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. 2013 Aug 6;47(15):8931-9.
doi: 10.1021/es402124z. Epub 2013 Jul 17.

Eurasian Dipper Eggs Indicate Elevated Organohalogenated Contaminants in Urban Rivers

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Eurasian Dipper Eggs Indicate Elevated Organohalogenated Contaminants in Urban Rivers

Christy A Morrissey et al. Environ Sci Technol. .

Abstract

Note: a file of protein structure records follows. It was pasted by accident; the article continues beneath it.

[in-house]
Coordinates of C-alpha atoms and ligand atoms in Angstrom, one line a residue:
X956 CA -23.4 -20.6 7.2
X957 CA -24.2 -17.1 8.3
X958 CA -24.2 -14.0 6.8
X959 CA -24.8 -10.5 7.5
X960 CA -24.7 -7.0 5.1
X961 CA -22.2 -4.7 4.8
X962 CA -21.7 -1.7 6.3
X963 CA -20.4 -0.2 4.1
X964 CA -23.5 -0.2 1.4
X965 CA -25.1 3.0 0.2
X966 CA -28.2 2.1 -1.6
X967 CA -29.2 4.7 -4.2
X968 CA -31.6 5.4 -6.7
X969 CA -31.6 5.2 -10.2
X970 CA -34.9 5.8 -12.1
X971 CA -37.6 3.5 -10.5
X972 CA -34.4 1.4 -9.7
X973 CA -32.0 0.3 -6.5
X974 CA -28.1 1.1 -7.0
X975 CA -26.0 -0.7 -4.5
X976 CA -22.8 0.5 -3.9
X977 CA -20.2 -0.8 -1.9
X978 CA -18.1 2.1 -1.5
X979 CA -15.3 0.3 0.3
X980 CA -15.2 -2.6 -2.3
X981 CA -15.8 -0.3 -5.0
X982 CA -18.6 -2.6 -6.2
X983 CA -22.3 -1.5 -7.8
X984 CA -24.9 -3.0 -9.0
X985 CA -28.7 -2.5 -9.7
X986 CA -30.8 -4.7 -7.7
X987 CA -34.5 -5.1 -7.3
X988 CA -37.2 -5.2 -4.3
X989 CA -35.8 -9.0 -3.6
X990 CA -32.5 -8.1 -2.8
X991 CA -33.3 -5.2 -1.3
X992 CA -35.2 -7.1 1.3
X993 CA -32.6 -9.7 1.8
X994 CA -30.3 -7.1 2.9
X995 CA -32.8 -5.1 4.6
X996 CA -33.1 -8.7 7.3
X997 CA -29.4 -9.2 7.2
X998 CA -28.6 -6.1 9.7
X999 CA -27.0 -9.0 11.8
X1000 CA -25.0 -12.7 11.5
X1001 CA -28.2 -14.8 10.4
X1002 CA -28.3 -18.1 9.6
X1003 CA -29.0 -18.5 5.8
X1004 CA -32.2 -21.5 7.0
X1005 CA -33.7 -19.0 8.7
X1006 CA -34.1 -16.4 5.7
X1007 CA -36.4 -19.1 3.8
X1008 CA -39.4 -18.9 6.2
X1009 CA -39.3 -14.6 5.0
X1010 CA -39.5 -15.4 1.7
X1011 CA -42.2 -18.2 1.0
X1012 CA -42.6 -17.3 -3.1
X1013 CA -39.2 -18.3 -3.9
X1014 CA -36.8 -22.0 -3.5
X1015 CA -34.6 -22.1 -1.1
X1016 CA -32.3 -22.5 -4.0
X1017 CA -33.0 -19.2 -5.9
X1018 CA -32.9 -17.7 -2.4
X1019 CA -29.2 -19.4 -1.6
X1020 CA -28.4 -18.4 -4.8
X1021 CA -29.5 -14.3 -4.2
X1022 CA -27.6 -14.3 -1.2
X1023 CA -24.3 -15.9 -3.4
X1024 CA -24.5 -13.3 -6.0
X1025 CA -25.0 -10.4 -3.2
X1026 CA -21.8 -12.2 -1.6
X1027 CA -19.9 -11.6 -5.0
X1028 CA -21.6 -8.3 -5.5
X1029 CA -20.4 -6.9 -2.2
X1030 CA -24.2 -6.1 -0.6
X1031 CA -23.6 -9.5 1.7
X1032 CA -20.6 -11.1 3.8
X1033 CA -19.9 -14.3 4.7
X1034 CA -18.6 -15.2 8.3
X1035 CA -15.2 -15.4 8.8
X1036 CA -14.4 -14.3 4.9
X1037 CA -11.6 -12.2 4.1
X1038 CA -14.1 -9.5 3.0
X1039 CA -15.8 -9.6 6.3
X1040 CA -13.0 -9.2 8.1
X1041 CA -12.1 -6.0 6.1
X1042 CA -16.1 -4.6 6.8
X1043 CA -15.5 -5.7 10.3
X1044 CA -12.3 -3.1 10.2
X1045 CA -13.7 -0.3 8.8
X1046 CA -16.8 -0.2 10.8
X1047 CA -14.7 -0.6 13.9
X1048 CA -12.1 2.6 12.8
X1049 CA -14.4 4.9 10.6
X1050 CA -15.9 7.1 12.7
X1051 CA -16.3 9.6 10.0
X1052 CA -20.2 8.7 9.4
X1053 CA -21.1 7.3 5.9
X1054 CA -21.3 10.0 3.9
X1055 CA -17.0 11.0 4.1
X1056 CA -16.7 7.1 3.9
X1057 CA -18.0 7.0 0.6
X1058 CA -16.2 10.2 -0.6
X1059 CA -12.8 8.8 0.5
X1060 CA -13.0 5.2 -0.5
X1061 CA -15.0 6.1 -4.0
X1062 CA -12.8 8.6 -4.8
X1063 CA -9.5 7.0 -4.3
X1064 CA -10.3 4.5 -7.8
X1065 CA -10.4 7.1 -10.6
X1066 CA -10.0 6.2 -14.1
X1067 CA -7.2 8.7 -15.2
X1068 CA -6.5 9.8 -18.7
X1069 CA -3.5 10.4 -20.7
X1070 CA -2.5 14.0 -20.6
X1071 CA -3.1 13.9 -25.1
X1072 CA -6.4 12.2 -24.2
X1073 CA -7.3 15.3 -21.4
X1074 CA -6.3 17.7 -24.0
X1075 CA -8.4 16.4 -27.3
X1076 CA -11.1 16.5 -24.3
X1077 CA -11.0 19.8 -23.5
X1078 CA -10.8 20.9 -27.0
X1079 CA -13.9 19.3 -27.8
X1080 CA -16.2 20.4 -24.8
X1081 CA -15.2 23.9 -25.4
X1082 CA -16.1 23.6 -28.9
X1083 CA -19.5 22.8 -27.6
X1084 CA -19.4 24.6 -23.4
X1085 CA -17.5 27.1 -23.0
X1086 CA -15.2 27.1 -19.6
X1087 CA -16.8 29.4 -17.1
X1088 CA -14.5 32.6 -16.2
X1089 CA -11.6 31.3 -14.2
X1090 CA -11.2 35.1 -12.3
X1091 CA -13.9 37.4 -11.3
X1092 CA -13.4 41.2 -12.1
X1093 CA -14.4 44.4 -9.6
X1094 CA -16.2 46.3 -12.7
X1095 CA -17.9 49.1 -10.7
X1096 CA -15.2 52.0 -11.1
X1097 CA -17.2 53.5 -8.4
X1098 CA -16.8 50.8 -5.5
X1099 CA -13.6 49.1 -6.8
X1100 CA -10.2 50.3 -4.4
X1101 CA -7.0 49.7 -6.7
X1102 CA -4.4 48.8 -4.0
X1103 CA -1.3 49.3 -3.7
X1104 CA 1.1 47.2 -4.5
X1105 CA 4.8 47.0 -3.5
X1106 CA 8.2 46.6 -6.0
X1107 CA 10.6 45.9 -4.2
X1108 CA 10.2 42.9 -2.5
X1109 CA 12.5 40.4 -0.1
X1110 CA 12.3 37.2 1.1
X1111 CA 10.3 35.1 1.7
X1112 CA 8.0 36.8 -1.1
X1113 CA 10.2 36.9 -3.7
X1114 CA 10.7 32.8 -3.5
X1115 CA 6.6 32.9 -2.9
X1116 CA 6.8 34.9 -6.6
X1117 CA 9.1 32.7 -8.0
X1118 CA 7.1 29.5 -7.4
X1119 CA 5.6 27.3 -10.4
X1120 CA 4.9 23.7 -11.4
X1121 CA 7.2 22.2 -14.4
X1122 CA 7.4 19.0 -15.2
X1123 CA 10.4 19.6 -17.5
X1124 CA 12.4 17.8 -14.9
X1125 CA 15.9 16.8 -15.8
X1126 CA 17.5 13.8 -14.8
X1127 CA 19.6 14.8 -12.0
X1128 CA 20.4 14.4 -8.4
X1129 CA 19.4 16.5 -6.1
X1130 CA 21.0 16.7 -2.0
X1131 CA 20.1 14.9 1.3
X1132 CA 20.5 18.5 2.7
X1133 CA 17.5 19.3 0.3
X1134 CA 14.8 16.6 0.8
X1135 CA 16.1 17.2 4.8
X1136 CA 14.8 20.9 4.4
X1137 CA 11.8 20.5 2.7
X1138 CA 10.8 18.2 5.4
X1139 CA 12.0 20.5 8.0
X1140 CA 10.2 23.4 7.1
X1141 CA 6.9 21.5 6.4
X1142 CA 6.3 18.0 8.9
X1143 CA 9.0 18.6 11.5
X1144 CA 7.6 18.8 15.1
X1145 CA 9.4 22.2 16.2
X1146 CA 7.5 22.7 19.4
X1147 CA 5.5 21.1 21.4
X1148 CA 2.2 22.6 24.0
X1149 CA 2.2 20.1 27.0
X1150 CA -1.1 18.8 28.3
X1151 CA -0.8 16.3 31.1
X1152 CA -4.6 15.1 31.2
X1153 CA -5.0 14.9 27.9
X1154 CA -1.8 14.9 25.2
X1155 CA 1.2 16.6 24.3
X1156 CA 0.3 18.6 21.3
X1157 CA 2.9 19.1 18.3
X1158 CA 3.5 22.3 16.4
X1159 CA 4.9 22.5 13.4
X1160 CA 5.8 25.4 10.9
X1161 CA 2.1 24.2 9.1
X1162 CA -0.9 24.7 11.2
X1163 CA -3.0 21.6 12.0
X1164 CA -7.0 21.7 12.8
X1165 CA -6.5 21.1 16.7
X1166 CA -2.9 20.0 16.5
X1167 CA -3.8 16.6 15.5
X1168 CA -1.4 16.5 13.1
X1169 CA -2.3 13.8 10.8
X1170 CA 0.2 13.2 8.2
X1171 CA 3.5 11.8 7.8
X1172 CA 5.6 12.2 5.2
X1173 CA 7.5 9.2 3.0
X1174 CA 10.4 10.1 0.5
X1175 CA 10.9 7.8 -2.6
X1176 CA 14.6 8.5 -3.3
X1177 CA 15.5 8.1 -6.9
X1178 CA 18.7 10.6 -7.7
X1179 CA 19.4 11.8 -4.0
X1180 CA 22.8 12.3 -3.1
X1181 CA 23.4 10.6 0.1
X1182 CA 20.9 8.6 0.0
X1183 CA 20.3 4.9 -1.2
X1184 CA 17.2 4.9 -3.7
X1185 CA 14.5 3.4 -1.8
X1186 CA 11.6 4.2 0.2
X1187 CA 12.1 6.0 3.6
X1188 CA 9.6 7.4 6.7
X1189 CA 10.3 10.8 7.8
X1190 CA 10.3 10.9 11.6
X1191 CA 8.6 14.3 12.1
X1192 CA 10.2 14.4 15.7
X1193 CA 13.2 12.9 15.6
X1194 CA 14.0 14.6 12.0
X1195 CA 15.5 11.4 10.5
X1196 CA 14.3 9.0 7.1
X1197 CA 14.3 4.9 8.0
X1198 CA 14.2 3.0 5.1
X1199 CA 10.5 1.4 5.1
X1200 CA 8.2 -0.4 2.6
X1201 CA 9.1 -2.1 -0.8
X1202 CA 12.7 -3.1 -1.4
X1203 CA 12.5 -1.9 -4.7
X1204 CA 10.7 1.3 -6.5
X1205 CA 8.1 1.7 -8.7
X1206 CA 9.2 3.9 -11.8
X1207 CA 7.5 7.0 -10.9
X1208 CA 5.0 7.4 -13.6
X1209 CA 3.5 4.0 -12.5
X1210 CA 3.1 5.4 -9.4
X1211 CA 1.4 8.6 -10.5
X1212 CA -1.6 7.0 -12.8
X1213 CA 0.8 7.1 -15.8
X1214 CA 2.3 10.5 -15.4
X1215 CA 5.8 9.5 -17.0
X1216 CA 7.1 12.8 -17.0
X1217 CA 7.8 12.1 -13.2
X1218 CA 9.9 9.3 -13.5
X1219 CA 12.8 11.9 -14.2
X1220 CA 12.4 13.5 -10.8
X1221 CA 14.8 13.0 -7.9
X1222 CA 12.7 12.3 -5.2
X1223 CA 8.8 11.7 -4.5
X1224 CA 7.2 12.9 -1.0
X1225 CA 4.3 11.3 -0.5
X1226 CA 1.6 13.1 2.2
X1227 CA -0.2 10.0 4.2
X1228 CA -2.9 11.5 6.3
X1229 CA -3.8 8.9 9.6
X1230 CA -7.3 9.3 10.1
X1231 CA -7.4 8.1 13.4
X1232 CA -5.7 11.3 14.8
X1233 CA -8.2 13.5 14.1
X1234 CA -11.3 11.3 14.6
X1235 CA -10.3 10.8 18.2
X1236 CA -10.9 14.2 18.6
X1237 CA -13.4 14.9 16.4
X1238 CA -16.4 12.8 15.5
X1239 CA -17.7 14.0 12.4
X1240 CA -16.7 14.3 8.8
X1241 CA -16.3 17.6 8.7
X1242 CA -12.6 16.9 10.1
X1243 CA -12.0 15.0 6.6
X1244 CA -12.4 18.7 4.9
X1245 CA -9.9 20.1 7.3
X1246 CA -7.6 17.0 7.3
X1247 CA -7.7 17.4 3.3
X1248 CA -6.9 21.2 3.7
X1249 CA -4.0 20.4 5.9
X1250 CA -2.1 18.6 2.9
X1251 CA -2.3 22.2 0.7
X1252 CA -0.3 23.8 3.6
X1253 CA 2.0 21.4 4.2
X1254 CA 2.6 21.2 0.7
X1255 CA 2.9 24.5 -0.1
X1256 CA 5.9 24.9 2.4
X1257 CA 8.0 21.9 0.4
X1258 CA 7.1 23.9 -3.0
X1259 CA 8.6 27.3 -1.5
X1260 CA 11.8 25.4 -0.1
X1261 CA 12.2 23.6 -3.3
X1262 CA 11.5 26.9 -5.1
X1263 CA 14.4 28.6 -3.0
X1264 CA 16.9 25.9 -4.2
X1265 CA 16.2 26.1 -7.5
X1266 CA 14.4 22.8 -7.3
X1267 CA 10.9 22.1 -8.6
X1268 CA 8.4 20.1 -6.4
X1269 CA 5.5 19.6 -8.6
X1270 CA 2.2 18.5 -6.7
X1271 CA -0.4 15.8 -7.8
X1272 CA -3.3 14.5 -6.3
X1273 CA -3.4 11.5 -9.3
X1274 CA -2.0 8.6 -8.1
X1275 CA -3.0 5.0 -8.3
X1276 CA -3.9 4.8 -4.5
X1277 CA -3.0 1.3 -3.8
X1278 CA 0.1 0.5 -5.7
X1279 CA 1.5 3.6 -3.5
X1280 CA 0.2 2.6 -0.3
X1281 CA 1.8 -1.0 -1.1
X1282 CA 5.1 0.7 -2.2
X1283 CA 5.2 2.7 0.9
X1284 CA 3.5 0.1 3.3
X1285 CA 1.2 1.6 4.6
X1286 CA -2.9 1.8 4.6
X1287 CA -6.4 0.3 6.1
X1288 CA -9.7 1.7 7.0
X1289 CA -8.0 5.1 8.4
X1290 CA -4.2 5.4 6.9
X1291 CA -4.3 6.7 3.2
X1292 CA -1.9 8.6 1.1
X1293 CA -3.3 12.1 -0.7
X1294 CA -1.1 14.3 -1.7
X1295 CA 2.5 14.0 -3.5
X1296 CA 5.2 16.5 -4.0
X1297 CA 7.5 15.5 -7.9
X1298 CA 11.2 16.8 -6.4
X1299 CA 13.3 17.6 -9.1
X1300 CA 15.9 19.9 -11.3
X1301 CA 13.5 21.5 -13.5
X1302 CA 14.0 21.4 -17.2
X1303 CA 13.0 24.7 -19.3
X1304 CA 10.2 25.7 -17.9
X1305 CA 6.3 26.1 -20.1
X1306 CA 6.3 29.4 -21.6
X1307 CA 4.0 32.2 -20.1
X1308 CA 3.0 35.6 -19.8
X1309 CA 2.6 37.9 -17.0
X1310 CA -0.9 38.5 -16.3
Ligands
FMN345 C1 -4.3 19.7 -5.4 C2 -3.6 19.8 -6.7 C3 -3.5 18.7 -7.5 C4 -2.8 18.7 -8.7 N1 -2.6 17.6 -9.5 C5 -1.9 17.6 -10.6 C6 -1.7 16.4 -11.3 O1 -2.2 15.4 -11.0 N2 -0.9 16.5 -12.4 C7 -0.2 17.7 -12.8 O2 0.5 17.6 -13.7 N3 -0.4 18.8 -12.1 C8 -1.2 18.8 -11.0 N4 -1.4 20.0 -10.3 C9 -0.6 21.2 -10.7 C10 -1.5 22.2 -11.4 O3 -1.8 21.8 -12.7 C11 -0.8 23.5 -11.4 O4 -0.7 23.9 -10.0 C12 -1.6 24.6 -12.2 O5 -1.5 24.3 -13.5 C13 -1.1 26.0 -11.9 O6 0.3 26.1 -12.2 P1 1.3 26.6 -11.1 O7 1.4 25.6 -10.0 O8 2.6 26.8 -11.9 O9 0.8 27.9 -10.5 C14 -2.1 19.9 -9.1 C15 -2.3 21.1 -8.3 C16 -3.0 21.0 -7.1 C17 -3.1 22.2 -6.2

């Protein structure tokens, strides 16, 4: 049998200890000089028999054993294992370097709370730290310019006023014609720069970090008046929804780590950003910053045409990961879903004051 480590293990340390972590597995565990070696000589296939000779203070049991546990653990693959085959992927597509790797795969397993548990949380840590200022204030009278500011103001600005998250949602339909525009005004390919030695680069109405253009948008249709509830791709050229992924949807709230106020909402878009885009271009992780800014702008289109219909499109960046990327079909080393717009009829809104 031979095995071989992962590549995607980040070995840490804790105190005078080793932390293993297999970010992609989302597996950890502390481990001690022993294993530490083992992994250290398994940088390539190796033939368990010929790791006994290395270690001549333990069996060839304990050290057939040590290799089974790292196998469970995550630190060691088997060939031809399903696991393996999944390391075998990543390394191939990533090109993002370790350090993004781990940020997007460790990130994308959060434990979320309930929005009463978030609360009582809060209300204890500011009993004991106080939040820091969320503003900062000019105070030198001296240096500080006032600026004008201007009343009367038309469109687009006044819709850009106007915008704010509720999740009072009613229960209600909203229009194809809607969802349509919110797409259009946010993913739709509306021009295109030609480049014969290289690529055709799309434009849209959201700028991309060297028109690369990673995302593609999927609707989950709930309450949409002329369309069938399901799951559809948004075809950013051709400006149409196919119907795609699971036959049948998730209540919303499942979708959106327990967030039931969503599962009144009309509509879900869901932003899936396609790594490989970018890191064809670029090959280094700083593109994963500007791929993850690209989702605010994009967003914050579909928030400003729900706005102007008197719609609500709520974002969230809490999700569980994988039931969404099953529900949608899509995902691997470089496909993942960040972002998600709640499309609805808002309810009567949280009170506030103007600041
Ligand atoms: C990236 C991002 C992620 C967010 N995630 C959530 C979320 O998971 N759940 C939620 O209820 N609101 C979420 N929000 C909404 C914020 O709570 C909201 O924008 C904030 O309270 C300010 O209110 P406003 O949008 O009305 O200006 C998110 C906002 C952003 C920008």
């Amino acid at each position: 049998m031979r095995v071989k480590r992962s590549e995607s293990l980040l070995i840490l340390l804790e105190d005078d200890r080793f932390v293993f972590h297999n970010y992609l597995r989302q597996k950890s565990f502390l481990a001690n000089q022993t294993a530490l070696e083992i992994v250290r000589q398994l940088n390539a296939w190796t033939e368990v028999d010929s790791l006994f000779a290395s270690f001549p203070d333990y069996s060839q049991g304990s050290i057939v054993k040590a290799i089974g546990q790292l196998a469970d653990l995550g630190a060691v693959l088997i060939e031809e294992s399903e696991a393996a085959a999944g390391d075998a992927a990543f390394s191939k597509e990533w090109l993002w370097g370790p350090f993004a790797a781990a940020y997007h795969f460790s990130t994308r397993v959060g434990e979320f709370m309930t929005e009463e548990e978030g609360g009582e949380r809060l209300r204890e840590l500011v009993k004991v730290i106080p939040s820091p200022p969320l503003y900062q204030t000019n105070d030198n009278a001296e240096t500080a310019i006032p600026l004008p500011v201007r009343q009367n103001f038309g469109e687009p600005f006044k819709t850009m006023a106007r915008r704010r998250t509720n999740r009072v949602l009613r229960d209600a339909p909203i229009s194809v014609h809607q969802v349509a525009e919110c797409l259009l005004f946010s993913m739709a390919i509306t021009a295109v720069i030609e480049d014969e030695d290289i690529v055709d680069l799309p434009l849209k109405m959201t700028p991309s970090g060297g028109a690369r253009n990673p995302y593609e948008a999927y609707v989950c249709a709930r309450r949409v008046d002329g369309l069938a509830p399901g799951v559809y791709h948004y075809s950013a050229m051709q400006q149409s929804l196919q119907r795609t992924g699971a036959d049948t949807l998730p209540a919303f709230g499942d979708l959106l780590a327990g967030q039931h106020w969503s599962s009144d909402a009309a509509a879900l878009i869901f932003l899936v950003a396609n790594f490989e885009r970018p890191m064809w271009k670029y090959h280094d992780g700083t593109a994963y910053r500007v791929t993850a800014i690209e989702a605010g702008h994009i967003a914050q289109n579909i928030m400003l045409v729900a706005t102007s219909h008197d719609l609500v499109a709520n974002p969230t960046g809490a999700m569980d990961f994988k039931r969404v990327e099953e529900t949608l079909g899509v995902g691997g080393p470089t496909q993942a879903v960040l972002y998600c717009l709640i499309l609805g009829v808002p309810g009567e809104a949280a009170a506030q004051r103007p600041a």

Many urban European streams are recovering from industrial, mining, and sewage pollution during the 20th century. However, associated recolonization by clean water organisms can potentially result in exposure to legacy or novel toxic pollutants that persist in the environment. Between 2008 and 2010, we sampled eggs of a river passerine, the Eurasian dipper (Cinclus cinclus), from 33 rivers in South Wales and the English borders (UK) which varied in catchment land use from rural to highly urbanized. Dipper egg δ(15)N and δ(13)C stable isotopes were enriched from urban rivers while δ(34)S was strongly depleted, effectively discriminating their urban or rural origins at thresholds of 10% urban land cover or 1000 people/km(2). Concentrations of total polychlorinated biphenyls (PCBs) and polybrominated biphenyl ethers (PBDEs) were positively related to urban land cover and human population density while legacy organochlorine pesticides such as p,p'-DDE, lindane, and hexachlorobenzene were found in higher concentrations at rural sites. Levels of PBDEs in urban dipper eggs (range of 136-9299 ng/g lw) were among the highest ever reported in passerines, and some egg contaminants were at or approaching levels sufficient for adverse effects on avian development. With the exception of dieldrin, our data shows PCBs and other organochlorine pesticides have remained stable or increased in the past 20 years in dipper eggs, despite discontinued use.

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